Changes to consider
Add Scrum master responsibilities. The role of the Scrum master is both a process cop (making sure the team keeps its commitments) and an obstacle remover. Many QA managers have the people and process skills to accomplish those tasks. Anna Royzman, a functional testing expert is adapting her role to include Scrum master and even some project manager responsibilities.
- Become a product owner. While Extreme Programming defines a customer as a line business leader, in practice, line business leaders tend to hire analysts to steer the team. Defining what a product should do and providing direction on fixing old versus creating new features are two things that many QA managers do informally. Making that part of their formal responsibilities makes sense.
- Break the invisible barrier and spend more time testing. With all these changes, a QA manager's role might not go away -- but it might mean the manager has more time to invest in other activities. Benjamin Yaroch, a test manager at WTS Paradigm in Madison, Wis., said that he was hired in as a manager, but he sees the role evolving more into a "lead," as he makes active contributions on projects. That keeps his decisions and experience grounded in the work and allows direct leadership and mentoring.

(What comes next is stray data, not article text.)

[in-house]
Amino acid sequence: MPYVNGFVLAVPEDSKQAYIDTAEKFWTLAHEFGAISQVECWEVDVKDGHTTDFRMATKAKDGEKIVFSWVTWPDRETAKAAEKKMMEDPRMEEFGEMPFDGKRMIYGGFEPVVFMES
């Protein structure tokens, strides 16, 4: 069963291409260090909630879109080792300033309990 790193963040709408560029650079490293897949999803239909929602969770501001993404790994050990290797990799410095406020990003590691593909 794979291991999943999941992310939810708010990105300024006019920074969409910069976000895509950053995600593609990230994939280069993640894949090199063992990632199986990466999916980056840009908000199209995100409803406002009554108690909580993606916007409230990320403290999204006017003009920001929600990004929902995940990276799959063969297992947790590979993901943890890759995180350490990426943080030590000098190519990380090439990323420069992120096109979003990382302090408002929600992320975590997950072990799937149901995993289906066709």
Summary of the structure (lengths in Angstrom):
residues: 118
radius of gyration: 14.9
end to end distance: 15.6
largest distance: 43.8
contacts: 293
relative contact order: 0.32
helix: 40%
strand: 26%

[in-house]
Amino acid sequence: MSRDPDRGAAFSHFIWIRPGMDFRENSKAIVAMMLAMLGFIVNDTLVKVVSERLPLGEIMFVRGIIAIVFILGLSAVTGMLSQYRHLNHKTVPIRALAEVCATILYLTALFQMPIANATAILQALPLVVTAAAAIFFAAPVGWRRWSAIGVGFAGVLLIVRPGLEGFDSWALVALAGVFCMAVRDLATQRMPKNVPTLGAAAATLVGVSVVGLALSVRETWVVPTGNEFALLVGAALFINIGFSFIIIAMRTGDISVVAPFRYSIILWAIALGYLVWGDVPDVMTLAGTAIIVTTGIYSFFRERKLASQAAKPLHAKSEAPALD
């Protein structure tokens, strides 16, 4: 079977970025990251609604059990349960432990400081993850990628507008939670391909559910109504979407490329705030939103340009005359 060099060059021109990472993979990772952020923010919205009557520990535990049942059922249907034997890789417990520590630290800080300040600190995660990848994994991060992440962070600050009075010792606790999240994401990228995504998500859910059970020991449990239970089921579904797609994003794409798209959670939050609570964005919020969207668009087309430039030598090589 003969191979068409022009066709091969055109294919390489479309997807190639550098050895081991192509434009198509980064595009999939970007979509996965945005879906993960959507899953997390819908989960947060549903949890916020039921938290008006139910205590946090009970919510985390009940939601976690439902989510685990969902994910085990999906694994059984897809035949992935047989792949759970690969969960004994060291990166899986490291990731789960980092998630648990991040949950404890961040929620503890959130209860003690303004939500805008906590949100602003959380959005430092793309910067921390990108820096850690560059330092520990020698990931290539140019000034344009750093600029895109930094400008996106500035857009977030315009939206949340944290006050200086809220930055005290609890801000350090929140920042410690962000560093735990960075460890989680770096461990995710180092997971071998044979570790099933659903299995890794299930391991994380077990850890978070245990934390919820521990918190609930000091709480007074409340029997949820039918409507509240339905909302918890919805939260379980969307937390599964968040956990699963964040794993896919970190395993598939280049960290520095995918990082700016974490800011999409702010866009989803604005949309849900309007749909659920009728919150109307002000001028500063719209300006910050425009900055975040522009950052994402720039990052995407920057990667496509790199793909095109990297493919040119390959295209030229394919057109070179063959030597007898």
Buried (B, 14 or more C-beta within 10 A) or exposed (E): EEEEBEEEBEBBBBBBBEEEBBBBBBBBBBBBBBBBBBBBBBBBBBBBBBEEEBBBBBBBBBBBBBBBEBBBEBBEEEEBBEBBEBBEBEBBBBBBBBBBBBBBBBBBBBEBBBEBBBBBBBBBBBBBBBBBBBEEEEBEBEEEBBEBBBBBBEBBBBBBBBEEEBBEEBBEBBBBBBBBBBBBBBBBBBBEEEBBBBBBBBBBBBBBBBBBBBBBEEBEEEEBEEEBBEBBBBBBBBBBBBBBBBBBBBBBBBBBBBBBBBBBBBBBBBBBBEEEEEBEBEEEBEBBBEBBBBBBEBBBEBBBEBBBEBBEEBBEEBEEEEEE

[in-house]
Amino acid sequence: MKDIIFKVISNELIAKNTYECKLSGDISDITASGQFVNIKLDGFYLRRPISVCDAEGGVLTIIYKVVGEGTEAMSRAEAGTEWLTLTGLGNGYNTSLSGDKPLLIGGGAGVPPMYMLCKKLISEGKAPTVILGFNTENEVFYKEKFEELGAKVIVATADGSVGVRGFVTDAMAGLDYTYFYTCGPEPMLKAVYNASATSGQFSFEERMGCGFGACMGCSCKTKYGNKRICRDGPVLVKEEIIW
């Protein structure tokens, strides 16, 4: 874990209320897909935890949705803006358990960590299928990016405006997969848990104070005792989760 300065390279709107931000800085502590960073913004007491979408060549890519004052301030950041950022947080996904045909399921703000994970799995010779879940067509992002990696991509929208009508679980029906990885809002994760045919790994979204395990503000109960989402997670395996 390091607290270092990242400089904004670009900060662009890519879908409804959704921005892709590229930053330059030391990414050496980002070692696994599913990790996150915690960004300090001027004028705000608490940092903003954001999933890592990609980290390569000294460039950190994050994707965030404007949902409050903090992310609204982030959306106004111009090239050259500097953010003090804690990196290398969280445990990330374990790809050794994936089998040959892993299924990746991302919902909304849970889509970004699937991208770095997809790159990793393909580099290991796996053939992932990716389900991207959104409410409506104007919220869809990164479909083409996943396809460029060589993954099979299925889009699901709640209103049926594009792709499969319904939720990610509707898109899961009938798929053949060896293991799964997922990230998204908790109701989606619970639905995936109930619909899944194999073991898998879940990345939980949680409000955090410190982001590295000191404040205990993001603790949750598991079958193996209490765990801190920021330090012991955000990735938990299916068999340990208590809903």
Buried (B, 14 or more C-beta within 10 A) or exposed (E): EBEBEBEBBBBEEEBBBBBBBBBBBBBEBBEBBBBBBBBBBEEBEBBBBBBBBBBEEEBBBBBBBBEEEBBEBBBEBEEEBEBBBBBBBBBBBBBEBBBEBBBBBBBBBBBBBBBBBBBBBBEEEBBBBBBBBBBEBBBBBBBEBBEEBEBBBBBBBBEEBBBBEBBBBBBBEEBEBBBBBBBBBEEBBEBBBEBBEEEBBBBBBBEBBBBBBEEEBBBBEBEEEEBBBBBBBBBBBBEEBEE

- Become a practice manager that works at a higher level. While generalist development managers might direct the day-to-day work of a tester on a product team, it is unlikely that they will have the skills or inclination to help that tester grow professionally. A higher-level manager supervises testers on many teams, fosters communication and helps with defining what testing means. A colleague of mine did this for some time, managing the practice of multiple teams in four different states.
- Become a consultant, moving from team to team. When I asked Todd Webb, a technical leader at Groupon, to describe his job, he told me he makes active contributions on a team for a few months, then moves on work with the next team. While this sort of role is less common, Microsoft has had a "test architect" role over the years, and some test architects look very much like internal consultants. Jason McDonald, a test architect, tells me that he spends a lot of time focusing on driving the business value of testing, doing vendor relationship management, evaluating tools and supporting enterprise initiatives.
Plotting your QA management course
The next step is to ask yourself what kind of company you want to work for. Cutting-edge companies are more likely to continue to speed the pace of development, blending development, testing and operations. To keep current with those companies, QA managers have to find new ways to add value, new roles to take on and new opportunities to pursue.
On the other hand, you might work at a company that is pleased with its development mode and wants to focus its energies for innovation elsewhere. Product development, new technologies, and changing the business model or customer base are all fine ways to innovate. At these types of companies, QA might adapt in entirely different ways.
Tomorrow's QA management
Like a poet said, let a thousand test strategies bloom; the market will pick the winners and losers.
Whatever we call it, quality will always have its champions, and QA personnel will be needed in software for a long, long time.
The author would like to thank Lanette Creamer, Wade Wachs, Anna Royzman, Ben Yaroch and Debbie Richardson, who provided background research and advice for this article.